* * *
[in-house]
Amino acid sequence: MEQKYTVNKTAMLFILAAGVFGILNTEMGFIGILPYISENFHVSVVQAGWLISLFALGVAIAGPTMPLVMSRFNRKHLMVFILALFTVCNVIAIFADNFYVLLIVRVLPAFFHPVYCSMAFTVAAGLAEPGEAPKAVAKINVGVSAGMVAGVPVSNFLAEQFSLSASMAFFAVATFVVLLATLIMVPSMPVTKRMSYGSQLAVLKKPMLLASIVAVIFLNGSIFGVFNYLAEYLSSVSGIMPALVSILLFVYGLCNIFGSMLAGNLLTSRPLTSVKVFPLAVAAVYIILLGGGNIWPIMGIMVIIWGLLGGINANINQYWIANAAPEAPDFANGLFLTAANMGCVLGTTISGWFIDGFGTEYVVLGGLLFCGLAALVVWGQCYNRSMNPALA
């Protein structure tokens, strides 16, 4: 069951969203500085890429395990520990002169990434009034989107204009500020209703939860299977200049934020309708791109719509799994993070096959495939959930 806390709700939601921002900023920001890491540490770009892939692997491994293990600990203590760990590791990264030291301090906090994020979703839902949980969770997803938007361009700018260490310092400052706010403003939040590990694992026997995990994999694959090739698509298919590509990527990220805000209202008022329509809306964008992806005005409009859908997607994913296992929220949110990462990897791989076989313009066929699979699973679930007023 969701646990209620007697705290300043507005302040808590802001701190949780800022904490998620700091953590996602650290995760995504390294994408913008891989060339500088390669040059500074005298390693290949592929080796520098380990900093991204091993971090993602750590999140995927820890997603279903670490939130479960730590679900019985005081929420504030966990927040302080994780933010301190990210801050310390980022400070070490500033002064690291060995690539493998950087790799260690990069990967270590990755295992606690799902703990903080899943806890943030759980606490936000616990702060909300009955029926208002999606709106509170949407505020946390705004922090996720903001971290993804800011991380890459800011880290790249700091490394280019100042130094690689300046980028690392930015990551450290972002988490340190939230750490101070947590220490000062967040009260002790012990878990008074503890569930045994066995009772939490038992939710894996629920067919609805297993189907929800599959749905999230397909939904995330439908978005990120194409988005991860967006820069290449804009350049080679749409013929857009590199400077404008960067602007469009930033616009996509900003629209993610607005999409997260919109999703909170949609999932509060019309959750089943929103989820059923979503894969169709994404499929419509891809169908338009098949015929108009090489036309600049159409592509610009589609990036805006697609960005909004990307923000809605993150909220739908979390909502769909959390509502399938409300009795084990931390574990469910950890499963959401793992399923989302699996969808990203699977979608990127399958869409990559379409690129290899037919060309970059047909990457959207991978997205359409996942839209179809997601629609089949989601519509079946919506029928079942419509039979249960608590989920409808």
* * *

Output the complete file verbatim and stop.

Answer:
[in-house]
Amino acid sequence: MEQKYTVNKTAMLFILAAGVFGILNTEMGFIGILPYISENFHVSVVQAGWLISLFALGVAIAGPTMPLVMSRFNRKHLMVFILALFTVCNVIAIFADNFYVLLIVRVLPAFFHPVYCSMAFTVAAGLAEPGEAPKAVAKINVGVSAGMVAGVPVSNFLAEQFSLSASMAFFAVATFVVLLATLIMVPSMPVTKRMSYGSQLAVLKKPMLLASIVAVIFLNGSIFGVFNYLAEYLSSVSGIMPALVSILLFVYGLCNIFGSMLAGNLLTSRPLTSVKVFPLAVAAVYIILLGGGNIWPIMGIMVIIWGLLGGINANINQYWIANAAPEAPDFANGLFLTAANMGCVLGTTISGWFIDGFGTEYVVLGGLLFCGLAALVVWGQCYNRSMNPALA
């Protein structure tokens, strides 16, 4: 069951969203500085890429395990520990002169990434009034989107204009500020209703939860299977200049934020309708791109719509799994993070096959495939959930 806390709700939601921002900023920001890491540490770009892939692997491994293990600990203590760990590791990264030291301090906090994020979703839902949980969770997803938007361009700018260490310092400052706010403003939040590990694992026997995990994999694959090739698509298919590509990527990220805000209202008022329509809306964008992806005005409009859908997607994913296992929220949110990462990897791989076989313009066929699979699973679930007023 969701646990209620007697705290300043507005302040808590802001701190949780800022904490998620700091953590996602650290995760995504390294994408913008891989060339500088390669040059500074005298390693290949592929080796520098380990900093991204091993971090993602750590999140995927820890997603279903670490939130479960730590679900019985005081929420504030966990927040302080994780933010301190990210801050310390980022400070070490500033002064690291060995690539493998950087790799260690990069990967270590990755295992606690799902703990903080899943806890943030759980606490936000616990702060909300009955029926208002999606709106509170949407505020946390705004922090996720903001971290993804800011991380890459800011880290790249700091490394280019100042130094690689300046980028690392930015990551450290972002988490340190939230750490101070947590220490000062967040009260002790012990878990008074503890569930045994066995009772939490038992939710894996629920067919609805297993189907929800599959749905999230397909939904995330439908978005990120194409988005991860967006820069290449804009350049080679749409013929857009590199400077404008960067602007469009930033616009996509900003629209993610607005999409997260919109999703909170949609999932509060019309959750089943929103989820059923979503894969169709994404499929419509891809169908338009098949015929108009090489036309600049159409592509610009589609990036805006697609960005909004990307923000809605993150909220739908979390909502769909959390509502399938409300009795084990931390574990469910950890499963959401793992399923989302699996969808990203699977979608990127399958869409990559379409690129290899037919060309970059047909990457959207991978997205359409996942839209179809997601629609089949989601519509079946919506029928079942419509039979249960608590989920409808």